Design Books

How do visionary designers like Chip Kidd, Rodrigo Corral, and Barbara deWilde create such consistently memorable book jackets? A great book cover design showcases a designer’s ability to refine an idea to its essential visual expression, and Imprint surveys the best of jacket design in the genres of fiction, non-fiction, and experimental work, revealing the strategies top designers use to tell a story with images and type.

The Rand Book That Never Was

Paul Rand’s first monograph, “Thoughts on Design” (Wittenborn, 1947, reprinted by Chronicle Books), showcased and explained his “first stage” from when he launched his design and art directorial career in 1937 at Esquire/Coronet. He was occasionally involved in the editorial layout of Esquire fashion supplements but mostly designed promotion and a brilliant series of...

TDC’s 1957 Stellar Lineup

Ask any designer (well, any designer that I have spoken to) and they agree that the TDC annuals are the best. They are also among the precious few still publishing printed books. But when TDC started giving out awards for Typographic Design Excellence in 1954 the documentation was a pamphlet. According to TDC Carol...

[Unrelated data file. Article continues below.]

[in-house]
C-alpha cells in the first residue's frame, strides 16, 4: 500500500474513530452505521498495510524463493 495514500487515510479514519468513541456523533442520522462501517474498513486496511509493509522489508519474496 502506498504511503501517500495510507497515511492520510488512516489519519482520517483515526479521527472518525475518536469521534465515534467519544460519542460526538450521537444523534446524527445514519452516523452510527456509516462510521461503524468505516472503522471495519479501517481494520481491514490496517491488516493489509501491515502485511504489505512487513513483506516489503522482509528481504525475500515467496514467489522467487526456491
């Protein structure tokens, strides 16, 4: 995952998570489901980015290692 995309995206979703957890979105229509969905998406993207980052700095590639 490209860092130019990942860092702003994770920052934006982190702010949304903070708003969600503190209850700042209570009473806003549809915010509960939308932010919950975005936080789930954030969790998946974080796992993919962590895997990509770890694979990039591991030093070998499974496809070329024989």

Weimar 1919 in Amerika 2018

“In view of the current political and social situation,” writes Dr. Helmut Müller, Managing Director of the Bemeinnützige Kulturfonds in Frankfurt RheinMain, Germany, in the unforgettable, sadly retro-prophetic art history titled “Splendor and Misery in the Weimar Republic” (Hirmer), “in which the world seems to have lost its bearings, we should be particularly grateful...

Weekend Heller: Pensieri sul Design

As I lay on my hotel bed listening to the soothing tones of “My Way” by Sinatra and the “Godfather” theme emanating from the Piazza San Minerva in Rome, I have thoughts of Paul Rand. There are not too many books about or artifacts by Paul Rand in Italy, although his seminal Thoughts on...

Glaser’s Abstraction Covered

Steven Heller has habitually tried to put art and design into neat categories. Yet, as he gets older (maybe wiser), he realizes that Milton Glaser is right. The bucket-concept is not realistic. Art is about growth not limitation. And style is just a surface manifestation of many options available to us all.